Can pedophiles be treated?
POSTED MAY 9, 2002
 

1. Priests and sex abuse

2. Treating pedophiles

3. Does it work?

4. Is he safe?

 

The Rev. Paul Shanley, left, is led for an extradition hearing into a courtroom by a San Diego County Sheriff's deputy Friday, May 3, 2002. Shanley, who is at the epicenter of the clergy sex abuse scandal in the Roman Catholic Church, agreed to return to Massachusetts to face charges that he repeatedly molested a boy in the 1980s. Photo courtesy Bob Grieser, AP/Wide World Photos.

 

 

Can pedophiles be treated, or will they always be dangerous?

 

Pedophilia scandal
Elderly white male with glasses and gray hair led by officer in uniform.On May 8, Cardinal Bernard Law of Boston testified in a pretrial hearing about the pedophilia scandal swirling around the Boston Archdiocese of the Catholic Church. He will be the first Cardinal compelled to testify under oath about his oversight of priests accused of sex crimes, according to the Boston Globe

On May 7, former Boston priest Ronald Paquin was arrested and charged with rape of a child under 16. On the same day, bail was set at $750,000 for Rev. Paul Shanley, who faces three counts of child rape. One of Shanley's accusers, now 24, said the priest had sex with him between 1983 and 1989. Shanley has not commented publicly on the charges (see "Priest Accused..." in the bibliography).

The crime is sexual abuse, but the mental condition behind it is called pedophilia, a sexual attraction to prepubescent children. The Boston Archdiocese has been at the center of the scandal, with "scores" of priests and former priests now standing accused of pedophilia (see "Priest Abuse..." in the bibliography).

As the Vatican and U.S. society both try to come to grips with pedophilia, the public seems to believe that most of those convicted will repeat their crimes; with such an intense compulsion, some must be locked away forever. This is expensive. And while some argue that continuing to punish offenders after they serve their prison time infringes civil rights, others say releasing incorrigible predators endangers innocent children.

By 2000, the impression that sex offenders are untreatable prompted 16 states to pass "sexually violent person" laws permitting lifetime civil commitment for untreatable sex criminals.

Statistical woes abound
An alarming number of children are victimized by pedophiles. A 1989 study estimated that 3 to 6 percent of boys, and 12 to 28 percent of girls, are subject to some form of sexual abuse (see "Psychological Assessment ..." in the bibliography).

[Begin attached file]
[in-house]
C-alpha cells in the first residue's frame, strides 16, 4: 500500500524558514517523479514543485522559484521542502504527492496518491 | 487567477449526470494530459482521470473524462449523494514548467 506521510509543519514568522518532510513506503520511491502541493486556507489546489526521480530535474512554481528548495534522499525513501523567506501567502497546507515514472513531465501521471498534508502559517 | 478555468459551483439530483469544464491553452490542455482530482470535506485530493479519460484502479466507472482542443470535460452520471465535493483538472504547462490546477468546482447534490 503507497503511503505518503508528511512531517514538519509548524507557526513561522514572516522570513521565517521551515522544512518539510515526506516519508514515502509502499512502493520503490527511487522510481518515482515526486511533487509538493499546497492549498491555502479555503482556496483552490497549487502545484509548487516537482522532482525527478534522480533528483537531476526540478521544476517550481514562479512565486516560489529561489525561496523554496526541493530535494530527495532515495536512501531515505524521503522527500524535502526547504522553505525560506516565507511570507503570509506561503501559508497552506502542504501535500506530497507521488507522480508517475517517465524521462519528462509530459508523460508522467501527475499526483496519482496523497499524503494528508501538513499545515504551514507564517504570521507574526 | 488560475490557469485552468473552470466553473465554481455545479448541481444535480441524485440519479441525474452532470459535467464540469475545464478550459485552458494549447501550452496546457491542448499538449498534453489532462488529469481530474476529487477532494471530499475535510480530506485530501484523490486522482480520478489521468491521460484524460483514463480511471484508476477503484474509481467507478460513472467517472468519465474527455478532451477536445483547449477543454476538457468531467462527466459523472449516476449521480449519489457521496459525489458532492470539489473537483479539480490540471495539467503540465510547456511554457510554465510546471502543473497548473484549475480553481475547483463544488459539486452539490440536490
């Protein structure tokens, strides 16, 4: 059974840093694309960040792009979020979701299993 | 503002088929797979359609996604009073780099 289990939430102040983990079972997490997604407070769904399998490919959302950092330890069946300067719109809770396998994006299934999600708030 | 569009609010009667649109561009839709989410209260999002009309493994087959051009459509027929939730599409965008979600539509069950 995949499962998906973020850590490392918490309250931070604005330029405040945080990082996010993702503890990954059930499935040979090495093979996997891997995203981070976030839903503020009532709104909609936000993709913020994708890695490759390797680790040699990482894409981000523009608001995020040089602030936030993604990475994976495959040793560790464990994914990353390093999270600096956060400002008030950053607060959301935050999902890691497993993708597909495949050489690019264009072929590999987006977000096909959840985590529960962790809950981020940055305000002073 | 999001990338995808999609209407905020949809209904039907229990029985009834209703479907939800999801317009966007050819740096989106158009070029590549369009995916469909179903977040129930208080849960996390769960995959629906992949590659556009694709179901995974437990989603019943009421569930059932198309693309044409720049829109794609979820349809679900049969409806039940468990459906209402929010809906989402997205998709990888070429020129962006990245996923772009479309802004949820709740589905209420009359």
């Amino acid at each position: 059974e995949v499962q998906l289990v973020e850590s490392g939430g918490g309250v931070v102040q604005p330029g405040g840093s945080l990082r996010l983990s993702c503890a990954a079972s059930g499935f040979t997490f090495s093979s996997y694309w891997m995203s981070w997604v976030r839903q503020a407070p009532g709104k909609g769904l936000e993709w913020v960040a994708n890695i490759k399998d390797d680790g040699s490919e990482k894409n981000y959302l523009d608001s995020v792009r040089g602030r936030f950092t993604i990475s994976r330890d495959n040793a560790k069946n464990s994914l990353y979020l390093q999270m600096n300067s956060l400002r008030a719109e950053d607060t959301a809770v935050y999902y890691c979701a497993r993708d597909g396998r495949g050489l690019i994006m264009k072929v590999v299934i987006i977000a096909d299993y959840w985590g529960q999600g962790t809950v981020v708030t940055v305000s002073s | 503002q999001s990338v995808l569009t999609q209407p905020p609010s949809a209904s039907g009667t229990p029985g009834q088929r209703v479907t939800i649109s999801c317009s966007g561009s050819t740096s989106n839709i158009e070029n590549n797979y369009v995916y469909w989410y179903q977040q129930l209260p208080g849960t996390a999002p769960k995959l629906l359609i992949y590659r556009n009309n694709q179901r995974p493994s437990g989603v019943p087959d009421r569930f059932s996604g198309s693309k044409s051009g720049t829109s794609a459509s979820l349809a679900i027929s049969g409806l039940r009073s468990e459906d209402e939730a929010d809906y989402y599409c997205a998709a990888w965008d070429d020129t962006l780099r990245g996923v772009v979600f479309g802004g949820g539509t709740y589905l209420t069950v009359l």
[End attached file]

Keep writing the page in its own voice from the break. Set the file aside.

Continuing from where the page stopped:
We don't need to stress how harmful this is, but it's worth noting that some of the abused become abusers themselves.

And while convicted sex criminals deserve punishment, is it true that treatment usually fails to prevent further sex crimes? While the public may believe treatment doesn't work, the truth is more complex. So what type of treatment is most promising? And how do we know it's safe to release a particular pedophile?

Three phases of treatment
Treatment of pedophiles has changed over the years (see "Psychological Assessment..." in the bibliography). The first treatments, begun in the 1930s, were based on insight-oriented, psychoanalytic (Freudian) or humanistic principles. In hindsight, studies of treatment effectiveness were scientifically dubious: diagnoses, treatments and followups were poorly described, and the comparison groups questionable. Even given these limitations, the benefits were generally minor or non-existent.

Inmates sweeping hallway between prison cells. Courtesy New York State Historical Archives.

During the 1950s, the psychology based on the theories of B.F. Skinner inspired a switch to behaviorist treatment of sex offenders. The classic treatment was showing pictures of children to pedophiles, then giving electric shocks in an effort to link negative emotions to the sexually arousing stimulus. Perhaps because there was no effort to understand why the men (almost all pedophiles are male) were aroused by children, the treatments failed to reduce recidivism -- repeat offenses.

Cognitive-behavioral treatment, today's preferred technique, arose from the ashes of the preceding two treatments. Essentially, the cognitive side of treatment helps the offender acknowledge the deviant behavior, understand its harm and ideally its origin, and devise strategies to change it. Behaviorist techniques may include imagining going to prison after having sex with a child. "If you are going to try something that's been proven to work, this is the mode to try," says Joseph Plaud, a clinical psychologist who treats sex offenders and directs the Cambridge (Mass.) Center for Behavioral Studies.

Treatment. How's it done?

 

 

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